A Discrete-Event Simulation of Smoking-Cessation Strategies Based on Varenicline Pivotal Trial Data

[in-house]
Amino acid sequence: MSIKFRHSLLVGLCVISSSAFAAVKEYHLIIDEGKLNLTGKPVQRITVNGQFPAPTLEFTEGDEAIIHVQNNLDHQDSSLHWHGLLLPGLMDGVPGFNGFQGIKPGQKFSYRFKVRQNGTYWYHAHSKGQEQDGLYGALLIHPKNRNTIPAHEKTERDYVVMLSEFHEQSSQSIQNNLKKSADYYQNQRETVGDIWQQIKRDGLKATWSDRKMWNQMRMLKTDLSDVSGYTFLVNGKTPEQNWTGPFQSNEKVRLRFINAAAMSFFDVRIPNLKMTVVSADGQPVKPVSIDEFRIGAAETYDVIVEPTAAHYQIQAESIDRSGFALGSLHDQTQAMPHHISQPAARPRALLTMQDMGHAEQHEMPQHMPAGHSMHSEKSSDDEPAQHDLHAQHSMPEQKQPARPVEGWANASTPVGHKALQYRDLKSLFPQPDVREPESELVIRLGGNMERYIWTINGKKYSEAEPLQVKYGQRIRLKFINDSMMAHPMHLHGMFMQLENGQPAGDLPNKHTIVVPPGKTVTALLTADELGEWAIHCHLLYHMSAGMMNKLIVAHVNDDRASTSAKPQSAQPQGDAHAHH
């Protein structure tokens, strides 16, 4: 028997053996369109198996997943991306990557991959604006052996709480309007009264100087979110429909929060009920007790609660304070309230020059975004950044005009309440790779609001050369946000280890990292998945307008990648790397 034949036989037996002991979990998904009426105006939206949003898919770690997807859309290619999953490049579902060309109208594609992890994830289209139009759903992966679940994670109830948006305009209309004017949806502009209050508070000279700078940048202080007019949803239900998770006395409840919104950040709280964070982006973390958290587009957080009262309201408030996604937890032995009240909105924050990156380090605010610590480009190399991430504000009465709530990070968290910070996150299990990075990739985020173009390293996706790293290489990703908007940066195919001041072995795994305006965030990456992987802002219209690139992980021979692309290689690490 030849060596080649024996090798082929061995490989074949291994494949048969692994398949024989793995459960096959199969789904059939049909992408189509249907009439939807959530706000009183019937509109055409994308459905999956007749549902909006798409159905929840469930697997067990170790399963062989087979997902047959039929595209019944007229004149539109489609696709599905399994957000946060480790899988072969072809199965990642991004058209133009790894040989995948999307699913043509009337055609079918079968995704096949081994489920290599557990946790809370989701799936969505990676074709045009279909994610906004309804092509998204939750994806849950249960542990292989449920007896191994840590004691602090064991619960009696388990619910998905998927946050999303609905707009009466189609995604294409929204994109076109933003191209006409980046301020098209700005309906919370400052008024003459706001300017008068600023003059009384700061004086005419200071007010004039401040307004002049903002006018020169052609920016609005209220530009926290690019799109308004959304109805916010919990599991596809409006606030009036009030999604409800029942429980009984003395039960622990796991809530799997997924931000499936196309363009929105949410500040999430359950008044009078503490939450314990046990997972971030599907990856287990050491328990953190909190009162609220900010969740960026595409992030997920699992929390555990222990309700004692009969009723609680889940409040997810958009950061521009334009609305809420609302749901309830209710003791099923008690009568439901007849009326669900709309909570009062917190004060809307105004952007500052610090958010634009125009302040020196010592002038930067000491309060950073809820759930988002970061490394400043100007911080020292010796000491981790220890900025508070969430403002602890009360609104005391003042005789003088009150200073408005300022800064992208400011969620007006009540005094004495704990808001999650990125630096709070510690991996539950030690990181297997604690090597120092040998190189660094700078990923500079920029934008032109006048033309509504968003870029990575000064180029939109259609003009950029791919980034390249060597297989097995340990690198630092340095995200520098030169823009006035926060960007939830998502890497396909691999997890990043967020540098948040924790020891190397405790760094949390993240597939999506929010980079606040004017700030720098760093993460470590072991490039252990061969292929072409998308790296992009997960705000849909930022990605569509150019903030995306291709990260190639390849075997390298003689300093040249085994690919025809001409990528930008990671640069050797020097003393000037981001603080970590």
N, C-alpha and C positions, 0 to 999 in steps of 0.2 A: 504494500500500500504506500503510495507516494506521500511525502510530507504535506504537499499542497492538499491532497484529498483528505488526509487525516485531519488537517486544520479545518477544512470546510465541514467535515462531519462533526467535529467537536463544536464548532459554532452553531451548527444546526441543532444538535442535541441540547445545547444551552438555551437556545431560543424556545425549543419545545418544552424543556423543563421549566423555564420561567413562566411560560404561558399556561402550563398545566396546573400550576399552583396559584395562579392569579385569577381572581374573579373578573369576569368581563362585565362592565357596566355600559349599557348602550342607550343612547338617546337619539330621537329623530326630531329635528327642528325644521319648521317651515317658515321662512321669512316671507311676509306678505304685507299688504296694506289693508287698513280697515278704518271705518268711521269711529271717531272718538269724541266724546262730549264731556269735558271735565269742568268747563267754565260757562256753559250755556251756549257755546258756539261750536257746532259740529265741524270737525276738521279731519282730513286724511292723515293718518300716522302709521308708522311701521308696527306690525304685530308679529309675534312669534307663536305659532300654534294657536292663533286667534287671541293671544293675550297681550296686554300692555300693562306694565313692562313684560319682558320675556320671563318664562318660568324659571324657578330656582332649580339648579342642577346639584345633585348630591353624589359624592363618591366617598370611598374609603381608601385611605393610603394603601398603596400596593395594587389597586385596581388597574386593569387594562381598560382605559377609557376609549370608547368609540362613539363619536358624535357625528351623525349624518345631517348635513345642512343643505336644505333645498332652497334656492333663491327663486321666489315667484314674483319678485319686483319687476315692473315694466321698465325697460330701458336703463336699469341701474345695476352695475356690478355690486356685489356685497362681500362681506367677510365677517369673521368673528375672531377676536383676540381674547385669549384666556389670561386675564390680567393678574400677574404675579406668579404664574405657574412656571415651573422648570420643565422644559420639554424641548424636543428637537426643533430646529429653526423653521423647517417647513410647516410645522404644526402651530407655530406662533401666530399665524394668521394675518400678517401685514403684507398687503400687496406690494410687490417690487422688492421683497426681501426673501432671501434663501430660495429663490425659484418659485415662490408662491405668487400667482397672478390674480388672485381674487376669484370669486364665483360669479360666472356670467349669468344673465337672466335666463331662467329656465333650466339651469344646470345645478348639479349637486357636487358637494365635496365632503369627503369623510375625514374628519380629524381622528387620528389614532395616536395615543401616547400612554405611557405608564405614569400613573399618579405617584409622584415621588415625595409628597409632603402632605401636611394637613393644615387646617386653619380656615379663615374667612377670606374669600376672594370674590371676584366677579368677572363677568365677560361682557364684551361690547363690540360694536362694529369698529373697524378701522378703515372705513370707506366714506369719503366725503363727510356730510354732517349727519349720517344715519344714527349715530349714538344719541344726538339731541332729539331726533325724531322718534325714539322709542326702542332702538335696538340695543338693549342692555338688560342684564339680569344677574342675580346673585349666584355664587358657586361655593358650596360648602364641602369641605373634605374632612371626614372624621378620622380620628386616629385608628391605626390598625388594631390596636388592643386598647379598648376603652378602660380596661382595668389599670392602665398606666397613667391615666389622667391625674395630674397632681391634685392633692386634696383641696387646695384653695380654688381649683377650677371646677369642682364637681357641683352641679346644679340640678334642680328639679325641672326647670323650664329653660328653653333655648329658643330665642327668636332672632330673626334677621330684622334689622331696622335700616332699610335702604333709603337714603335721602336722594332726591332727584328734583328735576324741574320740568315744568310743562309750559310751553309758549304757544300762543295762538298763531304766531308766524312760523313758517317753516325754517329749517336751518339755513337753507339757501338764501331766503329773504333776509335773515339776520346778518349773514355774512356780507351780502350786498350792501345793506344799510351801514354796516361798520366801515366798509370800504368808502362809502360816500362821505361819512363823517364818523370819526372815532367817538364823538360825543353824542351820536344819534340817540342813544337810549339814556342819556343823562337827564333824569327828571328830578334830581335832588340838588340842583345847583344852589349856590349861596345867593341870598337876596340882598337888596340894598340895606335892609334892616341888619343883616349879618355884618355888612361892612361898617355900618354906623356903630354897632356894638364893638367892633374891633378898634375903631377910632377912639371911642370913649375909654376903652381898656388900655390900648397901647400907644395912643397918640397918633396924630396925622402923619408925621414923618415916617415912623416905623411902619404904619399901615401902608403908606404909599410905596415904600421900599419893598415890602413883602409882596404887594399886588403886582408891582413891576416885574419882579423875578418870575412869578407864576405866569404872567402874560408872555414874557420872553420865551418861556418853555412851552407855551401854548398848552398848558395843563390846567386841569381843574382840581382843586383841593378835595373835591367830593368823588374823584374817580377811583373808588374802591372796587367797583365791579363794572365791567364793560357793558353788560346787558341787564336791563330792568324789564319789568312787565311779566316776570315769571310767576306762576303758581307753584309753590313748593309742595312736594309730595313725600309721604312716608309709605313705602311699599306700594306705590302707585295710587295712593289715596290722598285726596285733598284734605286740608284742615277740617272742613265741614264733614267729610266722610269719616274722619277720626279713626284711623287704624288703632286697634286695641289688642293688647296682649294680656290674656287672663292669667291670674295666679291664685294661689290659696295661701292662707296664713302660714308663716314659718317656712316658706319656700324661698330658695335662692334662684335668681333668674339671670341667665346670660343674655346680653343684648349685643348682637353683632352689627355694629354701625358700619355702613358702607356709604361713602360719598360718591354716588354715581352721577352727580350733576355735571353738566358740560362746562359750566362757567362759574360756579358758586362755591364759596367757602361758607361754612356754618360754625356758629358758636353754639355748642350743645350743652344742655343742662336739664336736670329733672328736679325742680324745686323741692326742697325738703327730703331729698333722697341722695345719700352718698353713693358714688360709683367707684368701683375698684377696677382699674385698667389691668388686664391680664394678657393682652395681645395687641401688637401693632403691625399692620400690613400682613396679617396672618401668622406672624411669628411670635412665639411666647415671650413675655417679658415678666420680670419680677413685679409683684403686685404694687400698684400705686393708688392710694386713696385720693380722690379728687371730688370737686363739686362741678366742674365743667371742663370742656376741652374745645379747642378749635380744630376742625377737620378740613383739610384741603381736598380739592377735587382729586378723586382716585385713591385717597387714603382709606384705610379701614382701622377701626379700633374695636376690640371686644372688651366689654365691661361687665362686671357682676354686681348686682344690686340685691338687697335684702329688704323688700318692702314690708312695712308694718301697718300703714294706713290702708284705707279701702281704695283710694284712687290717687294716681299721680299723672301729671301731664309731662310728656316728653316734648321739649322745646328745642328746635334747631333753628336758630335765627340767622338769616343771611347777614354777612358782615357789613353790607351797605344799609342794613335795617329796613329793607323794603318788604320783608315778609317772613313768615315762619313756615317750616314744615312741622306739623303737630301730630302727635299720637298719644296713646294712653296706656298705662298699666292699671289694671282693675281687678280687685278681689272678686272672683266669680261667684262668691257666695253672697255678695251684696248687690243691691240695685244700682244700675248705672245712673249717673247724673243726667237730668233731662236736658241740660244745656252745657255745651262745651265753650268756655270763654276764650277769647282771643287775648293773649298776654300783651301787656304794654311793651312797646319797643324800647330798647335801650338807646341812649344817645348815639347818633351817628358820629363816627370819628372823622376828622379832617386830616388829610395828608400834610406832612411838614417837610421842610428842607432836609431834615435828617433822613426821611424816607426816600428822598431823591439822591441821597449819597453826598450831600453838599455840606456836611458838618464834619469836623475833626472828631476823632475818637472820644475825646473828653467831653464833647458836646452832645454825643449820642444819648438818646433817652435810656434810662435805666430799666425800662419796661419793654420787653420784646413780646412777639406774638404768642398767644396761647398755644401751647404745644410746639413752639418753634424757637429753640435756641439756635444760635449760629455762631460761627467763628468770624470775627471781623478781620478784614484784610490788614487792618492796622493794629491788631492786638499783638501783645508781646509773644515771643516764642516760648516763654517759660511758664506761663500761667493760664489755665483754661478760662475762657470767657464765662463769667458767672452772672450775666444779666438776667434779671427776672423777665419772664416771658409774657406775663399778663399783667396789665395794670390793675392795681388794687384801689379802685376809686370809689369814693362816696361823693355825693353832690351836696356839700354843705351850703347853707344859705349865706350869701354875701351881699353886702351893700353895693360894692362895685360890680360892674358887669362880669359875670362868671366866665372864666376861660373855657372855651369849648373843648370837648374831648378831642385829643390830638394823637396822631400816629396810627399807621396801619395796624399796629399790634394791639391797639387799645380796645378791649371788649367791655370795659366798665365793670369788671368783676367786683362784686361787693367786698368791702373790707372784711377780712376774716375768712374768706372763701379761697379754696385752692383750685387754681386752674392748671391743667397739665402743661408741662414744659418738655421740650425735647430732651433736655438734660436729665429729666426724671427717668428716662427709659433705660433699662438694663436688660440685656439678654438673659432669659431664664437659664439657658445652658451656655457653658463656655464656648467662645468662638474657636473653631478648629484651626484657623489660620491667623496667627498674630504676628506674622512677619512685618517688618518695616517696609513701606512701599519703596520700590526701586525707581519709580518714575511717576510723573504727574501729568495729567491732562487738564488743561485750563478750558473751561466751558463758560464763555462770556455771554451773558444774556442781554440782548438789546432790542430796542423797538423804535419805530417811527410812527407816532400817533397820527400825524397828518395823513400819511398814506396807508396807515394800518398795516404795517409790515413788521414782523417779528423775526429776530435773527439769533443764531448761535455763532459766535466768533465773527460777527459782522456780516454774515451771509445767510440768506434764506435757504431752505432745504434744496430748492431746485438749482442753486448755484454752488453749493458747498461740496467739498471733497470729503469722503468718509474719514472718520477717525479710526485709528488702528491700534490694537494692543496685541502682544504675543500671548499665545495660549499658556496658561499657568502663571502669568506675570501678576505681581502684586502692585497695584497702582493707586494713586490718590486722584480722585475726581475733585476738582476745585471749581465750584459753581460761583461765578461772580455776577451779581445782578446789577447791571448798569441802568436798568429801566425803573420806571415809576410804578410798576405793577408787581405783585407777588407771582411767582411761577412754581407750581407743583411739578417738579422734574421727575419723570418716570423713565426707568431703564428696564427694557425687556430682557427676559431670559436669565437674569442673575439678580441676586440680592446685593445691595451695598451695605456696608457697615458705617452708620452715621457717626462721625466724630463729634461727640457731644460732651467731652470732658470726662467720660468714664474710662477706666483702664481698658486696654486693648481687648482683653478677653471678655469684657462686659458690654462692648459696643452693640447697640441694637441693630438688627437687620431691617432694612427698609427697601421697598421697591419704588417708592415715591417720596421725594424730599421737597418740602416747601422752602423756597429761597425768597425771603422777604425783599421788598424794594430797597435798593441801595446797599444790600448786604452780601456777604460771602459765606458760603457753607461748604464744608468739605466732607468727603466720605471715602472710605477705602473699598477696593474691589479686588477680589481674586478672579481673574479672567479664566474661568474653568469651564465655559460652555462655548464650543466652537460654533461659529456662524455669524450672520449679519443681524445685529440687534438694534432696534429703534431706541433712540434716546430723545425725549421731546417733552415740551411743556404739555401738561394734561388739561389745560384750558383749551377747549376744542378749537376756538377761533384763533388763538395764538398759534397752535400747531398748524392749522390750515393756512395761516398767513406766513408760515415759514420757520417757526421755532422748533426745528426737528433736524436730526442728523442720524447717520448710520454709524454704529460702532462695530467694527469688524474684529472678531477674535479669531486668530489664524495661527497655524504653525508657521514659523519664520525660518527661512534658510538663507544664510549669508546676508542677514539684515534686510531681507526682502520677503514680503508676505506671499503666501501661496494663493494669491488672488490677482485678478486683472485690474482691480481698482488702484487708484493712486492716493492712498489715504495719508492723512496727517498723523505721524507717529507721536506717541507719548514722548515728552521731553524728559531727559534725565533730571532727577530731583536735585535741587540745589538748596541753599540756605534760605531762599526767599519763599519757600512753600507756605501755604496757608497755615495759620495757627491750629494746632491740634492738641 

Background: Smoking is the leading cause of preventable death in the US. While one in five individuals smoke, and 70% of these indicate a desire to quit, <5% of unaided quit attempts succeed. Cessation aids can double or triple the odds of successfully quitting. Models of smoking-cessation behaviour can elucidate the implications of individual abstinence patterns to allow better tailoring of quit attempts to an individual's characteristics. Objective: The objectives of this study were to develop and validate a discrete-event simulation (DES) to evaluate the benefits of smoking abstinence using data from the pooled pivotal clinical trials of varenicline versus bupropion or placebo for smoking cessation and to provide a foundation for the development of a lifetime smoking-cessation model. Methods: The DES model simulated the outcome of a single smoking-cessation attempt over 1 year, in accordance with the clinical trial timeframes. Pharmaceutical costs were assessed from the perspective of a healthcare payer. The model randomly sampled patient profiles from the pooled varenicline clinical trials. All patients were physically and mentally healthy adult smokers who were motivated to quit abruptly. The model allowed for comparisons of up to five distinct treatment approaches for smoking cessation. In the current analyses, three interventions corresponding to the clinical trials were evaluated, which included brief counselling plus varenicline 1.0 mg twice daily (bid) or bupropion SR 150 mg bid versus placebo (i.e. brief counselling only). The treatment periods in the clinical trials were 12 weeks (target quit date: day 8), with a 40-week non-treatment follow-up, and counselling continuing over the entire 52-week period in all treatment groups. The main outcome modelled was the continuous abstinence rate (CAR; defined as complete abstinence from smoking and confirmed by exhaled carbon monoxide ≤10 ppm) at end of treatment (weeks 9-12) and long-term follow-up (weeks 9-52), and total time abstinent from smoking over the course of 52 weeks. The model also evaluated costs and cost-effectiveness outcomes. Results: For the varenicline, bupropion and placebo cohorts, respectively, the model predicted CARs for weeks 9-12 of 44.3%, 30.4% and 18.6% compared with observed rates of 44.0%, 29.7% and 17.7%; over weeks 9-52, predicted CARs in the model compared with observed rates in the pooled clinical studies were 22.9%, 16.4% and 9.4% versus 22.4%, 15.4% and 9.3%, respectively. Total mean abstinence times accrued in the model varenicline, bupropion and placebo groups, respectively, were 3.6, 2.6 and 1.5 months and total pharmaceutical treatment costs were $US261, $US442 and $US0 (year 2008 values) over the 1-year model period. Using cost per abstinent-month achieved as a measure of cost effectiveness, varenicline dominated bupropion and yielded an incremental cost-effectiveness ratio of $US124 compared with placebo. Conclusion: The model accurately replicated abstinence patterns observed in the clinical trial data using individualized predictions and indicated that varenicline was more effective and may be less costly than bupropion. This simulation incorporated individual predictions of abstinence and relapse, and provides a framework for lifetime modelling that considers multiple quit attempts over time in diverse patient populations using a variety of quit attempt strategies.
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